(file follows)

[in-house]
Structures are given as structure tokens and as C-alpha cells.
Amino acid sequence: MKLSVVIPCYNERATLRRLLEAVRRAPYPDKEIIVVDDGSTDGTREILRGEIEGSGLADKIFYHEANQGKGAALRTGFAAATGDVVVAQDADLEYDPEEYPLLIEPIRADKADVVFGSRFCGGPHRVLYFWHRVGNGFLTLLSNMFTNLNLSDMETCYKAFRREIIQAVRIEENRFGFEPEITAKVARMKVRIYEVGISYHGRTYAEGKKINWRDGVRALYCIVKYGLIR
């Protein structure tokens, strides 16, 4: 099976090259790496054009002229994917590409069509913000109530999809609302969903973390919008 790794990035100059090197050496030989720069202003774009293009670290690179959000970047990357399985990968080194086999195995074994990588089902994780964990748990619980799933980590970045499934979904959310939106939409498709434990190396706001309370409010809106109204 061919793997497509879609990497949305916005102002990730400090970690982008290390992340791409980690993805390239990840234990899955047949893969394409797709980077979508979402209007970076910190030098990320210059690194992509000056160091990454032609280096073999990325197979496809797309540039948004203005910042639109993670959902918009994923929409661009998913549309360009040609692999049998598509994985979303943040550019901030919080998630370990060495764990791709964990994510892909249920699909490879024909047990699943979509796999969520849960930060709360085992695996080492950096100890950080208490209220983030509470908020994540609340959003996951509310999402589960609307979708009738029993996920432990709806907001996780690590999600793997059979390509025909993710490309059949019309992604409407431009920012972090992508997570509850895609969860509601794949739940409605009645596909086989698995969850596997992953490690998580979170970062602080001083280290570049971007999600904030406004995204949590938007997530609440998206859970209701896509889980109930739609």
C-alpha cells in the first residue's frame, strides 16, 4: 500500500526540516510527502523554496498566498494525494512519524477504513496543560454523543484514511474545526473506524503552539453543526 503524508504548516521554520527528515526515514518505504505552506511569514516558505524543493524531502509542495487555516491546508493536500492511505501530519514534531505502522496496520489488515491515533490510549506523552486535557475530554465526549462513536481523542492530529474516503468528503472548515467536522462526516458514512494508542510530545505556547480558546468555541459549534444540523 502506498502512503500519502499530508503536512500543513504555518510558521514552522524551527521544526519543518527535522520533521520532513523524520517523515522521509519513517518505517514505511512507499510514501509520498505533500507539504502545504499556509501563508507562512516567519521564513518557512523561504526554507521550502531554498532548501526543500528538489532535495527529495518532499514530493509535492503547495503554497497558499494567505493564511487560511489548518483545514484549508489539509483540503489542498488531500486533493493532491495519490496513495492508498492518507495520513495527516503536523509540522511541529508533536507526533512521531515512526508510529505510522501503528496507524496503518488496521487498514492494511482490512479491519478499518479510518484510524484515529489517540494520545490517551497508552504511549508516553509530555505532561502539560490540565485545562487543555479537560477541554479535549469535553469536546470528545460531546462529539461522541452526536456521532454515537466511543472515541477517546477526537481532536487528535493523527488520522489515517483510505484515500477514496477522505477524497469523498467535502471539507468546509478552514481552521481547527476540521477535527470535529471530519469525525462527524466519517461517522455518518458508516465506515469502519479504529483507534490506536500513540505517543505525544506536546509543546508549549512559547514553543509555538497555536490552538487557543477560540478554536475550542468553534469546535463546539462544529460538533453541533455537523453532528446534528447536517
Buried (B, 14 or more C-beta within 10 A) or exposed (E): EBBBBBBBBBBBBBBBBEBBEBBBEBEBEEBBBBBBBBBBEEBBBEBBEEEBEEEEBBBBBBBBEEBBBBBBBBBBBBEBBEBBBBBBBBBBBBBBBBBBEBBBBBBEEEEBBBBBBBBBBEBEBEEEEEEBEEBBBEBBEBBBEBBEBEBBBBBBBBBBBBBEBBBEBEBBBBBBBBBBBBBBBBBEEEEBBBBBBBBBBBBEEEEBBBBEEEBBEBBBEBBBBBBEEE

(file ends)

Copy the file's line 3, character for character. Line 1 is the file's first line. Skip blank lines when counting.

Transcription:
Amino acid sequence: MKLSVVIPCYNERATLRRLLEAVRRAPYPDKEIIVVDDGSTDGTREILRGEIEGSGLADKIFYHEANQGKGAALRTGFAAATGDVVVAQDADLEYDPEEYPLLIEPIRADKADVVFGSRFCGGPHRVLYFWHRVGNGFLTLLSNMFTNLNLSDMETCYKAFRREIIQAVRIEENRFGFEPEITAKVARMKVRIYEVGISYHGRTYAEGKKINWRDGVRALYCIVKYGLIR